The Cuban Ambassador (Torriente) to the Secretary of State


Most Excellent Sir: My Government having heard of the amendment which the Honorable the Secretary of Labor, Mr. Davis, has proposed to make in the immigration law to the effect of setting a quota of admission into this country for Cuban immigrants,78 I have the honor, in compliance with instructions received, to apply to Your Excellency and represent that the institution of such restrictions [Page 213] with regard to Cuba might affect the commercial relations of the two countries and would greatly hamper the coming to the United States of thousands of Cuban citizens who are not immigrants, without any advantage at all in the way proposed by the Department of Labor inasmuch as very few Cubans do emigrate to this country.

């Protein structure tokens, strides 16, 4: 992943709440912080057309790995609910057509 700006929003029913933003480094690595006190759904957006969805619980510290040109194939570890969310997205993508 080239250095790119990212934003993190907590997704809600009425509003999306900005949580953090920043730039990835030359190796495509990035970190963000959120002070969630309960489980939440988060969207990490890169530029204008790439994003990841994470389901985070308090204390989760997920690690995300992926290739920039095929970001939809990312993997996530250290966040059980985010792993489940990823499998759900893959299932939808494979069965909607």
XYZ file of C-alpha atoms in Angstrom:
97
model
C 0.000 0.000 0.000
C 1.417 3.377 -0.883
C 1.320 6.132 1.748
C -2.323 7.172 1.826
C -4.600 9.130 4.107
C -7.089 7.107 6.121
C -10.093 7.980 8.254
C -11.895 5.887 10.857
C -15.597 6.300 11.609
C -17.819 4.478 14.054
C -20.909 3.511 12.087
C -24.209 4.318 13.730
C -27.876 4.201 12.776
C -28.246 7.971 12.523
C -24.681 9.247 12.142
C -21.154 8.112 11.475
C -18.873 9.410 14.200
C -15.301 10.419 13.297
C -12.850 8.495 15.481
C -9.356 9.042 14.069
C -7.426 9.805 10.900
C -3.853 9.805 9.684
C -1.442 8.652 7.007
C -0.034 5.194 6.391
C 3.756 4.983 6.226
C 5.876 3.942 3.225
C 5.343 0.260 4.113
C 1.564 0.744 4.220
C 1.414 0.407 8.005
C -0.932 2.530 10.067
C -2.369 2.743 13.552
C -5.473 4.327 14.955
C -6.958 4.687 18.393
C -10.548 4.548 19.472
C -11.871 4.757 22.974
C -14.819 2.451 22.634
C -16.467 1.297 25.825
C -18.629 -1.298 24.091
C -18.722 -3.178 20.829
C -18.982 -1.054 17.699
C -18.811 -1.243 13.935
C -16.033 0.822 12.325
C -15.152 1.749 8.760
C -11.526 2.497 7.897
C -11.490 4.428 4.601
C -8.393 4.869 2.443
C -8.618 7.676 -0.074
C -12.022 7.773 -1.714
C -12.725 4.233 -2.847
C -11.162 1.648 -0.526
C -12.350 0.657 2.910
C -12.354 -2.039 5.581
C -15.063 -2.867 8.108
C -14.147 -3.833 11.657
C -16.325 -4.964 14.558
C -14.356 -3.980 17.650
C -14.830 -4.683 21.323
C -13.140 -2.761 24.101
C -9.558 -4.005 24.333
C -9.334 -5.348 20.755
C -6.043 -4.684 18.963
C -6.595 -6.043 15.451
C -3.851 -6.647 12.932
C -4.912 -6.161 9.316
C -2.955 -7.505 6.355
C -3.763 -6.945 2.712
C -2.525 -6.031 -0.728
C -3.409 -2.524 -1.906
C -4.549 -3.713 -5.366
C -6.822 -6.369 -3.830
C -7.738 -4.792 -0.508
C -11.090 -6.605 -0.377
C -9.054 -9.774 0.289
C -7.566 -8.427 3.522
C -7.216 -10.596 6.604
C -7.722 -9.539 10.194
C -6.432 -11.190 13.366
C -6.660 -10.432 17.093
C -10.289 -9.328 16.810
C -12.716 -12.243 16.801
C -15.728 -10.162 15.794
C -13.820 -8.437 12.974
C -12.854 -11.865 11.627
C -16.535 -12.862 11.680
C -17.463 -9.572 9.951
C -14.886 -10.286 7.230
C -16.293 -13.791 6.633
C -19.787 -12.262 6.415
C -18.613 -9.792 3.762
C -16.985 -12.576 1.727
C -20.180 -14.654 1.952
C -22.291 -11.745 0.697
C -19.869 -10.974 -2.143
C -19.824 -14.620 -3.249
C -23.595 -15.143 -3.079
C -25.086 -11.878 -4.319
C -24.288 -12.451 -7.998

In support of this statement I beg leave to call the attention of Your Excellency’s Government to the fact that in Cuba letters of citizenship are not issued to any but the foreigners who become naturalized in accordance with the laws and must add that the cases of fraud that have been brought before the courts have given rise to sentences in some cases and will surely lead to the same result in others.

I avail myself [etc.]

Cosme de la Torriente
  1. File translation revised.
  2. Communicated by Secretary Davis to Senator Colt, Chairman of the Senate Committee on Immigration, Dec. 31, 1923, and made public in the press, Jan. 2, 1924; it advocated application of the quota arrangement to Canada, Mexico, and South and Central America.